That Newton has helped the Panthers reach the playoffs the past two seasons after going 13-19 during his first two has helped increase his profile.

"When he wins, we tend to turn the volume up," said Omar Johnson, the EVP of global marketing for Beats. "We celebrate winners. We love competition, but at the end of the day winners are what we focus on."

Winning -- especially playoff games -- is what it will take for Newton to take the next step, both as an NFL quarterback and product spokesperson.

Matt Delzell is managing director of the Celebrity Marketing Arm, a firm that, among other things, measures celebrities' marketing worth with what it calls the Davie Brown Index. Delzell said the numbers still indicate Newton is far from the level of Manning and Brady. He's particularly lagging in terms of trust and appeal, according to DBI numbers.

"Certainly not a guy from a quantitative standpoint we would be recommending to clients most of the time," Delzell said. "Not very likable. Not very trustworthy. There are concerns across the board."

IMG uses the DBI, but Fleming said trust and likability don't often come up as issues in discussions with companies about Newton.

"You look at the Bradys, Rodgers, and those guys have won Super Bowls. They have been around for a long time," Fleming said. "It's easy for fans to kind of follow them and trust them and perceive them as being consistent performers on the field.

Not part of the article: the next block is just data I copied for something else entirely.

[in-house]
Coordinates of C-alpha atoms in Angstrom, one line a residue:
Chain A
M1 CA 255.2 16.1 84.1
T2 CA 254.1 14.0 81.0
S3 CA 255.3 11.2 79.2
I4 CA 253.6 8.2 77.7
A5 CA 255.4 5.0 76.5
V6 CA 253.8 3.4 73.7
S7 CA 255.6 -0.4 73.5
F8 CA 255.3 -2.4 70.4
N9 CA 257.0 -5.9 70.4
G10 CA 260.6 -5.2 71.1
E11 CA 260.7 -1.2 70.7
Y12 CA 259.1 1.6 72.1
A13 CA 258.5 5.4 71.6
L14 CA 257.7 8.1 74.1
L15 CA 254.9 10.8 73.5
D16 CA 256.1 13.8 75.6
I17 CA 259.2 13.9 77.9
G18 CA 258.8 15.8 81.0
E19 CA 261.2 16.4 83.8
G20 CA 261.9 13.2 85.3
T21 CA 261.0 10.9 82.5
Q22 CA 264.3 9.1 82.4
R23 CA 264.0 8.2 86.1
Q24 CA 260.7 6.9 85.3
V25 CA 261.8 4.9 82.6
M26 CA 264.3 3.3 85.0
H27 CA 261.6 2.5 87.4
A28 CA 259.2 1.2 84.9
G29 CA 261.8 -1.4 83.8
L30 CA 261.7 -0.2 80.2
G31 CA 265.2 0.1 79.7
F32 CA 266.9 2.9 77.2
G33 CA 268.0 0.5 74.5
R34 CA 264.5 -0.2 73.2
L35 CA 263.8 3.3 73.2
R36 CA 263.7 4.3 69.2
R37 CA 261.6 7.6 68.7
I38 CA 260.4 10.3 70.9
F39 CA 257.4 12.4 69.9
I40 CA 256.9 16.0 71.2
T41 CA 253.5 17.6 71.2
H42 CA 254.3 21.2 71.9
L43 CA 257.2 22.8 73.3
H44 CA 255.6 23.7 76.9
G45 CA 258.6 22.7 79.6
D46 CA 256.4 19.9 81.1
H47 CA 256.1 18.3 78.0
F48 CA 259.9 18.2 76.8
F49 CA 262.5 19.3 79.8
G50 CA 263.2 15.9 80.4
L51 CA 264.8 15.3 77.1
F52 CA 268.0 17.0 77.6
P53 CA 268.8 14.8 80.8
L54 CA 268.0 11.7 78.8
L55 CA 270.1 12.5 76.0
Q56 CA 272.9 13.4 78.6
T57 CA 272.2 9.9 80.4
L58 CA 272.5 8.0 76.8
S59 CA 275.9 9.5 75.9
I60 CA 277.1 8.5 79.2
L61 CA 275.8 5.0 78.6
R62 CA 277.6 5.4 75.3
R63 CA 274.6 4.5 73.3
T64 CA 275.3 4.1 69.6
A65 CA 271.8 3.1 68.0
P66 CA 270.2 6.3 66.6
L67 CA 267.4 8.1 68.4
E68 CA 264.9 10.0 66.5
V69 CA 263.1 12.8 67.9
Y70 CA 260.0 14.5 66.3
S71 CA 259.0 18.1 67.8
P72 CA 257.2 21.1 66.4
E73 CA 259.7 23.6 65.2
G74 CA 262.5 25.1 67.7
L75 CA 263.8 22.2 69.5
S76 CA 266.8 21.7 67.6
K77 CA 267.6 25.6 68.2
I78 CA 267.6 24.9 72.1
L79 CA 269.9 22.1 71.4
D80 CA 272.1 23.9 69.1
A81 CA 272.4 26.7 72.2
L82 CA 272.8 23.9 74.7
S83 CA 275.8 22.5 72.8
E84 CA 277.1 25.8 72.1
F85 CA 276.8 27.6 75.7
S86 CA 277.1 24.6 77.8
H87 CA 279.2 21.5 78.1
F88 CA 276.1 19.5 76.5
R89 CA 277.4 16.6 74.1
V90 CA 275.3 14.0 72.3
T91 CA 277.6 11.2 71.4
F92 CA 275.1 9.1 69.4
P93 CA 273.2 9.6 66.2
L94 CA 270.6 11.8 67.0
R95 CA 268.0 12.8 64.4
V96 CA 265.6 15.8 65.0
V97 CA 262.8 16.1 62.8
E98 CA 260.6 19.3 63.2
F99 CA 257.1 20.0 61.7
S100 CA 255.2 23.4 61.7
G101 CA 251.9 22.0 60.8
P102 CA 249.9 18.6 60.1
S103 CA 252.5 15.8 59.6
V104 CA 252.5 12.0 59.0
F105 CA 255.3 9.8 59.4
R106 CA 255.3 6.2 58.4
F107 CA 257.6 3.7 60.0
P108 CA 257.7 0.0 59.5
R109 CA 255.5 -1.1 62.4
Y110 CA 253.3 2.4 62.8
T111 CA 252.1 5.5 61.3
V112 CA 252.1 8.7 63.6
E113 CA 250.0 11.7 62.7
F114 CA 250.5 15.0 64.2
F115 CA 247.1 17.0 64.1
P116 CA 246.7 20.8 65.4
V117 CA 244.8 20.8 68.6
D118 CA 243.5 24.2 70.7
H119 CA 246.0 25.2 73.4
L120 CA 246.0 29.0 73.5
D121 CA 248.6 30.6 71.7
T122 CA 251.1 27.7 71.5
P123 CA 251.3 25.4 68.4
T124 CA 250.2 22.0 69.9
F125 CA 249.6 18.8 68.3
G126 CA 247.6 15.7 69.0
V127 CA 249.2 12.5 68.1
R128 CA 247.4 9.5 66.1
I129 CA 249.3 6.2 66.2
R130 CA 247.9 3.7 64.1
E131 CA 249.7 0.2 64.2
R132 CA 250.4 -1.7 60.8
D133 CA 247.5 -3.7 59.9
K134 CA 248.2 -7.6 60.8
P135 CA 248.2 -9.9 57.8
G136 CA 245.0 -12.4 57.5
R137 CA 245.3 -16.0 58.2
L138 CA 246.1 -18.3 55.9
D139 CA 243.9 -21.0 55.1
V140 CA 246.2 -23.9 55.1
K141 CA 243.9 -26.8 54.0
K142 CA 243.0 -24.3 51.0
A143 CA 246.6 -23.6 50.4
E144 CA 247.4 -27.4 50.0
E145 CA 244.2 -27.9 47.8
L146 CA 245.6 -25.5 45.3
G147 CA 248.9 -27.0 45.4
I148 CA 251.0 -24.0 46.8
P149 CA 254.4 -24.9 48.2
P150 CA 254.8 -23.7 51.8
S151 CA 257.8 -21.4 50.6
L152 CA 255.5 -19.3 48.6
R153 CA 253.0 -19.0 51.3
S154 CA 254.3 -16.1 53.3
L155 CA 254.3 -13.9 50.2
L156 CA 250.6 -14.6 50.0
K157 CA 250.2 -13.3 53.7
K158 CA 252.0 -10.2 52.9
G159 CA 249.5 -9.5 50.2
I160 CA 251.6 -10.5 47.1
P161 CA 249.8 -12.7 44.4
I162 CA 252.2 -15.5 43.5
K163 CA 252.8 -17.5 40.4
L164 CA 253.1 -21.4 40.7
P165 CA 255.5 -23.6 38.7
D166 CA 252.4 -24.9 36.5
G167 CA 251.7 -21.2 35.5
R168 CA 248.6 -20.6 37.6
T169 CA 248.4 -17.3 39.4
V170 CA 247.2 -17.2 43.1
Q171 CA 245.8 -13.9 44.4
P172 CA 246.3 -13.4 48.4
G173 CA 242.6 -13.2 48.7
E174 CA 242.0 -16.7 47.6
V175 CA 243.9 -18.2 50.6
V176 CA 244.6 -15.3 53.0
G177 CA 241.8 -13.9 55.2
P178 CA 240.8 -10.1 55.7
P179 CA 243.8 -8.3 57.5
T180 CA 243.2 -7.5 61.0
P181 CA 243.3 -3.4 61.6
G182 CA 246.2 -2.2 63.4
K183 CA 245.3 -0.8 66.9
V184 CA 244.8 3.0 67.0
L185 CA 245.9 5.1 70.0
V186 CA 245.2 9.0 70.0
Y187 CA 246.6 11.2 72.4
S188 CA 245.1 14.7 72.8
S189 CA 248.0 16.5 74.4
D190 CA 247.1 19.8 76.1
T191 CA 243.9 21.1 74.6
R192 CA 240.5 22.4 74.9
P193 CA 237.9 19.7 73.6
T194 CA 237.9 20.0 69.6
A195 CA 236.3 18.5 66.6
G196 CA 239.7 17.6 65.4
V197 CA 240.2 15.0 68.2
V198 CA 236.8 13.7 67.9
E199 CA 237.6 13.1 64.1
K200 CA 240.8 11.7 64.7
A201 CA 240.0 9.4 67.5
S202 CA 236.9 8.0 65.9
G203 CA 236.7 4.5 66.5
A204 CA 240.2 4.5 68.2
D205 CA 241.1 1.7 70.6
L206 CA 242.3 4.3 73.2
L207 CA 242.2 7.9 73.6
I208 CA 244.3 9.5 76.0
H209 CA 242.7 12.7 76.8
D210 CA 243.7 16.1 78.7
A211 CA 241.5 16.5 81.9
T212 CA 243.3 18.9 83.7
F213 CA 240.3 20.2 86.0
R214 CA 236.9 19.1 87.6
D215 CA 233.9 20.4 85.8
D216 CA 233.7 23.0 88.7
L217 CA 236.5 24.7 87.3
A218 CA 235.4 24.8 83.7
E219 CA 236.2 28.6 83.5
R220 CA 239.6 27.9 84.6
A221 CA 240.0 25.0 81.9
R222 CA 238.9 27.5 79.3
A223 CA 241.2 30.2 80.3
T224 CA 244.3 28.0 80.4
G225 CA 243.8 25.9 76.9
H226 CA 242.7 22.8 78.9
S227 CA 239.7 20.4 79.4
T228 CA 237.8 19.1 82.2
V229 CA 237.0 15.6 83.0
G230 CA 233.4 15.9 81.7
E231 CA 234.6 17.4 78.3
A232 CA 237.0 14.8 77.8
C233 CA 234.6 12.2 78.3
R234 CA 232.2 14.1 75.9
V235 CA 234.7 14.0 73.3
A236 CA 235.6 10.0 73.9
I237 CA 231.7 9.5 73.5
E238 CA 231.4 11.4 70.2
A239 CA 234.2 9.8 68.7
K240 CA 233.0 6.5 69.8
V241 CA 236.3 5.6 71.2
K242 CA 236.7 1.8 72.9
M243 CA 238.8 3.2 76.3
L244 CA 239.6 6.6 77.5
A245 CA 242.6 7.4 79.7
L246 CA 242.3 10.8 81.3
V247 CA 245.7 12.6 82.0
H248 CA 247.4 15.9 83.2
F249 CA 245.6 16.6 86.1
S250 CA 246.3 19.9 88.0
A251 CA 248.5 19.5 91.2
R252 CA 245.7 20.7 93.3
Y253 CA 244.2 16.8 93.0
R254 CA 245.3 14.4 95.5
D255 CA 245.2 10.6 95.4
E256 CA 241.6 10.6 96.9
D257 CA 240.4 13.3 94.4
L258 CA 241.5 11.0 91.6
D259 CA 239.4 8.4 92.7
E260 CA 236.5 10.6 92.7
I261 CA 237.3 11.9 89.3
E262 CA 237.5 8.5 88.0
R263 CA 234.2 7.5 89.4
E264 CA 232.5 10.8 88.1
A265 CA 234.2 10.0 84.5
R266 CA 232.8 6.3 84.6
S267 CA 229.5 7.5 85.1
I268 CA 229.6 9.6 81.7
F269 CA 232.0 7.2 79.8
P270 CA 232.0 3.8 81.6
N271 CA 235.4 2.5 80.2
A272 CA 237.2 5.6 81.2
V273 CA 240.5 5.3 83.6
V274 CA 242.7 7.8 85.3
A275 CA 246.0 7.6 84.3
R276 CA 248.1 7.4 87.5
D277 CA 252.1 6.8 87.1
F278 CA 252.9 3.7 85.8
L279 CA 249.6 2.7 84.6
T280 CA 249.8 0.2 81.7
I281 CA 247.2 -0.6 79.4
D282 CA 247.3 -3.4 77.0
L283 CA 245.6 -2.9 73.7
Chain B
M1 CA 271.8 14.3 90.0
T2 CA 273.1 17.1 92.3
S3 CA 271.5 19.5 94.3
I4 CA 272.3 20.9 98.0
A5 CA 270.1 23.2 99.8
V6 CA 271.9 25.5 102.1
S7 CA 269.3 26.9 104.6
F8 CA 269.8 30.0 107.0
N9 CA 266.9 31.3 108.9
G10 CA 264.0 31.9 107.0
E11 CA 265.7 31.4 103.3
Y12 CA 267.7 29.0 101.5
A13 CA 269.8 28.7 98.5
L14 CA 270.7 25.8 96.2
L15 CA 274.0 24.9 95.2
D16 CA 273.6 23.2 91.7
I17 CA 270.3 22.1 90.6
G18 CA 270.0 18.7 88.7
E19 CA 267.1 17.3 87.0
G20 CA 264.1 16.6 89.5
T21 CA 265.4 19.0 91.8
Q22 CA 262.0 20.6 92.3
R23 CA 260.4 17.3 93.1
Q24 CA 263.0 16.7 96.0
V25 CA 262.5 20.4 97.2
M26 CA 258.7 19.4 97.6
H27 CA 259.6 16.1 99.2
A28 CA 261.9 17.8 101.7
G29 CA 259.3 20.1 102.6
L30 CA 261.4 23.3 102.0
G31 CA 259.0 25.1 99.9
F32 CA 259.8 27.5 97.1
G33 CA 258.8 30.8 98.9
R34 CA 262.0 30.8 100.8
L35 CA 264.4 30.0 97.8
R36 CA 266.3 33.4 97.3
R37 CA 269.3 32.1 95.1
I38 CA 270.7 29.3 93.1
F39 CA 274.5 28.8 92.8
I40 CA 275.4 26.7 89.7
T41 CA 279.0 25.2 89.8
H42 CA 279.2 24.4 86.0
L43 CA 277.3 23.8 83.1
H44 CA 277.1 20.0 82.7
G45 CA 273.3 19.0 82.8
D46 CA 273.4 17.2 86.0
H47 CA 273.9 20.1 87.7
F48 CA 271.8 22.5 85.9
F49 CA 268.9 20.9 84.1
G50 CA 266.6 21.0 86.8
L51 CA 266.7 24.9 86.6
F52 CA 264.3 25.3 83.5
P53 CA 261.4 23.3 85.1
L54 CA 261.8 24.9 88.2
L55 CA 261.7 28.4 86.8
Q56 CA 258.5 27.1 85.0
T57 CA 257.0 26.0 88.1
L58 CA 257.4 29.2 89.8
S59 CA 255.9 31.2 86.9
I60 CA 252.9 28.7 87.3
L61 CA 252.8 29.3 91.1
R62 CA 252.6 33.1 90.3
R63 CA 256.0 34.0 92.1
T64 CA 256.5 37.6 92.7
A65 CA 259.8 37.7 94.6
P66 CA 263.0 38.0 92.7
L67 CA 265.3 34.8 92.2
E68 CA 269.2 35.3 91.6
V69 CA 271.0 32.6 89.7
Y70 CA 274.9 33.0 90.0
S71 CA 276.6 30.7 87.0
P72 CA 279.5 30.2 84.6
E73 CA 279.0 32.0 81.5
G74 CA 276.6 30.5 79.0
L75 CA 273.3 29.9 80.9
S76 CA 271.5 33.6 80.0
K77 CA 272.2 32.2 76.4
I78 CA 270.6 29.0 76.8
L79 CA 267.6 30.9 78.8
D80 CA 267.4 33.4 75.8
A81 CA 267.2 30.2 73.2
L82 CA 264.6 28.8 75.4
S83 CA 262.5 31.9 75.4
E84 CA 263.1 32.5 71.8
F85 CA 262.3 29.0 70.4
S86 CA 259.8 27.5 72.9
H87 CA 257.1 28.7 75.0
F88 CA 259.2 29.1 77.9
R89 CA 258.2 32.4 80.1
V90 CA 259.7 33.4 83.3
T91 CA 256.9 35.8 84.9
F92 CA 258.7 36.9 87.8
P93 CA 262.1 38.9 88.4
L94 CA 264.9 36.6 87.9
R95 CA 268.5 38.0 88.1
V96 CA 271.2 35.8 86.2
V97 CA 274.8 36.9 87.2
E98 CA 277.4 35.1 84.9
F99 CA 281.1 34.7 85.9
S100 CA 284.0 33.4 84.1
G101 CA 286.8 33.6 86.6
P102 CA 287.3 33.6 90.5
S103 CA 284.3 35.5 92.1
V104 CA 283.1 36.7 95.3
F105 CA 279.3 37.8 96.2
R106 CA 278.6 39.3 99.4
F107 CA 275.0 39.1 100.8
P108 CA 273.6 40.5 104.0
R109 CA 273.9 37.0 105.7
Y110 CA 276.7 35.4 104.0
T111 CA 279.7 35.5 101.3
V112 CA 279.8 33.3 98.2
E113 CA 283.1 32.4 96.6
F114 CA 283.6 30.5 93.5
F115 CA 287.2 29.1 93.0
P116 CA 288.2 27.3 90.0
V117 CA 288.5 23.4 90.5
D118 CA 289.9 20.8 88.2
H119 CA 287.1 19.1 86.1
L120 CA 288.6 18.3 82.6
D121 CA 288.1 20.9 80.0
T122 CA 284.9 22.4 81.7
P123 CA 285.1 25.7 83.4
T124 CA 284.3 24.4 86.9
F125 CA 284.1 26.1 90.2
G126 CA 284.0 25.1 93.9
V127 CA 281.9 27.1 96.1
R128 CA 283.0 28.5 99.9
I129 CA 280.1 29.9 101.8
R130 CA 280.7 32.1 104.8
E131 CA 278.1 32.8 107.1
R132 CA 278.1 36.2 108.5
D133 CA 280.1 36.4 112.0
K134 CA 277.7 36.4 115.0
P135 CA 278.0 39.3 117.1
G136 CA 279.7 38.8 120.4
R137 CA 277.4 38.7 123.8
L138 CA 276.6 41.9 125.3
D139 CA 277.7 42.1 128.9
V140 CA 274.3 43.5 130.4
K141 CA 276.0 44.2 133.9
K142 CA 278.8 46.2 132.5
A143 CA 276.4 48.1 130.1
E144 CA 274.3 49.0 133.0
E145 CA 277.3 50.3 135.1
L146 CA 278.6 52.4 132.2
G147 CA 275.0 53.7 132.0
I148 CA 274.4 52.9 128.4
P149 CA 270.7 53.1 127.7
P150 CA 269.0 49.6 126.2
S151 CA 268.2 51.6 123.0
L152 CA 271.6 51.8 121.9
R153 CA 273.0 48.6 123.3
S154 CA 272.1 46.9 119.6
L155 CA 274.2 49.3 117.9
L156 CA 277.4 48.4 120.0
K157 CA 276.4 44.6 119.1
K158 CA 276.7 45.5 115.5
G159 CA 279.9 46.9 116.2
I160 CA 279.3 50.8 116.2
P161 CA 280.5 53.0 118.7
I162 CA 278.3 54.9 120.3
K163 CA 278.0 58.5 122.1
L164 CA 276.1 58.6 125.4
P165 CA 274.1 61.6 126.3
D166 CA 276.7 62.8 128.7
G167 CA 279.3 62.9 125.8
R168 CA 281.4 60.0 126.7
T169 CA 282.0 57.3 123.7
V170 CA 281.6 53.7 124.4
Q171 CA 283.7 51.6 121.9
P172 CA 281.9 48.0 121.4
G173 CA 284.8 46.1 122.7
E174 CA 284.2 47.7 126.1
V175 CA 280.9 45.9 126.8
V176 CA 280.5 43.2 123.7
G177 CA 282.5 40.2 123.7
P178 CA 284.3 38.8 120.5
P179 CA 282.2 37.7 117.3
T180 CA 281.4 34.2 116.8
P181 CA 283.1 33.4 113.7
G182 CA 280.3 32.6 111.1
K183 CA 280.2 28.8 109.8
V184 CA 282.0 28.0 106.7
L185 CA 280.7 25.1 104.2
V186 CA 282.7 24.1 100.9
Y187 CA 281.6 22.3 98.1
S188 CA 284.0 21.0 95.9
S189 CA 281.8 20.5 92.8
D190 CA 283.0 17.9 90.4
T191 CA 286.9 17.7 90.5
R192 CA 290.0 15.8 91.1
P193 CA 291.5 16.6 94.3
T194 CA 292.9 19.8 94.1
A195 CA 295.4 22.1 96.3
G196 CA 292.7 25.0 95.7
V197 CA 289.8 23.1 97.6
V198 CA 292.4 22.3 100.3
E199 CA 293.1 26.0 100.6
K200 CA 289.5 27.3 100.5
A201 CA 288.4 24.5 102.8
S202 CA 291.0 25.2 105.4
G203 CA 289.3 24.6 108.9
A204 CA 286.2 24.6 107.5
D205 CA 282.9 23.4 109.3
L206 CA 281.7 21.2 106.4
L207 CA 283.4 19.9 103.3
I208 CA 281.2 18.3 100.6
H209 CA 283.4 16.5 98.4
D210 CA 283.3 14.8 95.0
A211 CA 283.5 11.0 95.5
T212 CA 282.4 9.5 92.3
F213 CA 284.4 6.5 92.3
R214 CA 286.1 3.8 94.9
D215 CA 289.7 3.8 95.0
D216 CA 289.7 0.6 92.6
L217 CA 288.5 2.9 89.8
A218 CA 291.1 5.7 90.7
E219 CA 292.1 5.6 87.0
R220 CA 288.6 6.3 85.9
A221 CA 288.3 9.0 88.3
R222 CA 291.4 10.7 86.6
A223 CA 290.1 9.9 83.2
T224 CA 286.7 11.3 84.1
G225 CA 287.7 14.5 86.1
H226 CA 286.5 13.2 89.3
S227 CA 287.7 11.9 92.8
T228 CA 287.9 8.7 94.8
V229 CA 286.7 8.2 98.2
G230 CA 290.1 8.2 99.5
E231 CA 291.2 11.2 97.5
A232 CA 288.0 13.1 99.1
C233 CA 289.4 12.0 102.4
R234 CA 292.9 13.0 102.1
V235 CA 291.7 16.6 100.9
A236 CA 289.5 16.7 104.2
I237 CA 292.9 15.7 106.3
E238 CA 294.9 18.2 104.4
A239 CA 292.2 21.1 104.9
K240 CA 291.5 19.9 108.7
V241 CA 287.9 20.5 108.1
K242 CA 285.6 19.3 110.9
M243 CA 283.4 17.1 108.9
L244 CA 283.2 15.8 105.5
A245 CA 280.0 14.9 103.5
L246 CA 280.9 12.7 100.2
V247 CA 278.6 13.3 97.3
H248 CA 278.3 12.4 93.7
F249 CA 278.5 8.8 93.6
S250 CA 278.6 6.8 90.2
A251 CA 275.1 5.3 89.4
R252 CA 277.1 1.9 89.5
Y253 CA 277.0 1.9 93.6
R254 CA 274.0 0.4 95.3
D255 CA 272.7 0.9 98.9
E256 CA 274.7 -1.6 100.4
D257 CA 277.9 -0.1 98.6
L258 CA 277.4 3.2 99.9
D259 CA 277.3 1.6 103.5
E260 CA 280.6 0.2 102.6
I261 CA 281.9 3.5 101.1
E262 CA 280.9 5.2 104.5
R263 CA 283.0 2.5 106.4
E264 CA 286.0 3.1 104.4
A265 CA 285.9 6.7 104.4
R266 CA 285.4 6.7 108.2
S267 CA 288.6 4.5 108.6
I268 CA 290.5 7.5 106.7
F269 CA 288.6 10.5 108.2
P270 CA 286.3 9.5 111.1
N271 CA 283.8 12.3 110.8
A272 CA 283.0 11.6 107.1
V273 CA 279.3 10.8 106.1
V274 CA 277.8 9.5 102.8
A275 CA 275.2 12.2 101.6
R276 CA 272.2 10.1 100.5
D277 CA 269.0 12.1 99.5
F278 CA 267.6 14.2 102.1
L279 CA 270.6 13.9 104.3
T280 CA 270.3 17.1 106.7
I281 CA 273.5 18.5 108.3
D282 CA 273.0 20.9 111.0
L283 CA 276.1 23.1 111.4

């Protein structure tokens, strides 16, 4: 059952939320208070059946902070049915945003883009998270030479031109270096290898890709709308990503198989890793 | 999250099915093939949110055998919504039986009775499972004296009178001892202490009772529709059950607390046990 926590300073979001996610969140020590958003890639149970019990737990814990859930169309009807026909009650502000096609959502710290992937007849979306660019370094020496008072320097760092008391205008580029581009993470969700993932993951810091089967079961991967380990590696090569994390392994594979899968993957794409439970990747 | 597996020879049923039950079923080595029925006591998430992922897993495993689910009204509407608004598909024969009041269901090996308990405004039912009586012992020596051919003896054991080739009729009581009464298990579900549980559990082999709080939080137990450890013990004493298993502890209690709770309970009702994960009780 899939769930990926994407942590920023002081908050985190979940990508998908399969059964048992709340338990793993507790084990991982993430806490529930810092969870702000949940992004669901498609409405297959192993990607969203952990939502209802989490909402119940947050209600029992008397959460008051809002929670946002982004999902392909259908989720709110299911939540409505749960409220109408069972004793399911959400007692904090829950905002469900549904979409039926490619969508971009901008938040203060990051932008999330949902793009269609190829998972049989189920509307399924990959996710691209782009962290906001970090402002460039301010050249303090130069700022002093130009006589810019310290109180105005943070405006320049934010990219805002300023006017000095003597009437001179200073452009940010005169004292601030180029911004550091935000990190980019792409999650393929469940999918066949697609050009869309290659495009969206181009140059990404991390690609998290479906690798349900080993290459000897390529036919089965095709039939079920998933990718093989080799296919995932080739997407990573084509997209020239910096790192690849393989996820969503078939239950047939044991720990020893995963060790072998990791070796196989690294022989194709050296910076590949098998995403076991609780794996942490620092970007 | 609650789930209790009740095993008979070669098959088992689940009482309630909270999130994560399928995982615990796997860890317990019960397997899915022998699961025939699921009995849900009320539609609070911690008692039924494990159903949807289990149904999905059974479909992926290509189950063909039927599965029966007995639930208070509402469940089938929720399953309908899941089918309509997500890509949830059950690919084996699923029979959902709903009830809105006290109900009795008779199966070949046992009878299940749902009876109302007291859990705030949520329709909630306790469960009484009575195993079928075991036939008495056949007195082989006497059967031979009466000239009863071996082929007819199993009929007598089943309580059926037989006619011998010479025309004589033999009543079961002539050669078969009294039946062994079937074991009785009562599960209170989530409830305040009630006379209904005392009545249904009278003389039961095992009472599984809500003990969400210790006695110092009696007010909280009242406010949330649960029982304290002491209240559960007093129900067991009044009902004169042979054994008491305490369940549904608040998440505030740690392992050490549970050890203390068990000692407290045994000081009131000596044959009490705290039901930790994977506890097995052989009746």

"When you look at the trendsetter, likability, some of those factors, you see Cam start to rate a little higher."

The looks of a star

Numbers aside, Newton has many of the attributes companies look for in a representative. He has an infectious smile and Hollywood looks. He's engaging, a far cry from the player who was criticized for his demeanor during his first two NFL seasons. He can be chivalrous, evident in a video that went viral, showing Newton carrying a woman across a muddy track at the Preakness Stakes. "I was standing right there,'' Fleming said. "He did it without hesitation. That was just him being a Southern gentleman, but it probably helped him from a PR perspective.''

Newton is also a proven communicator and has offered suggestions to make the products he represents better.

"His personality and charisma resonates with both consumers and companies," Brunious said. "While his tantalizing ability hasn't fully manifested itself on the field, his persona has kept him at the forefront when endorsement opportunities arise.

"His appeal also provides companies an opportunity to align their brand image with a young and exciting performer."

Under Armour spokesperson Adam Peake agreed.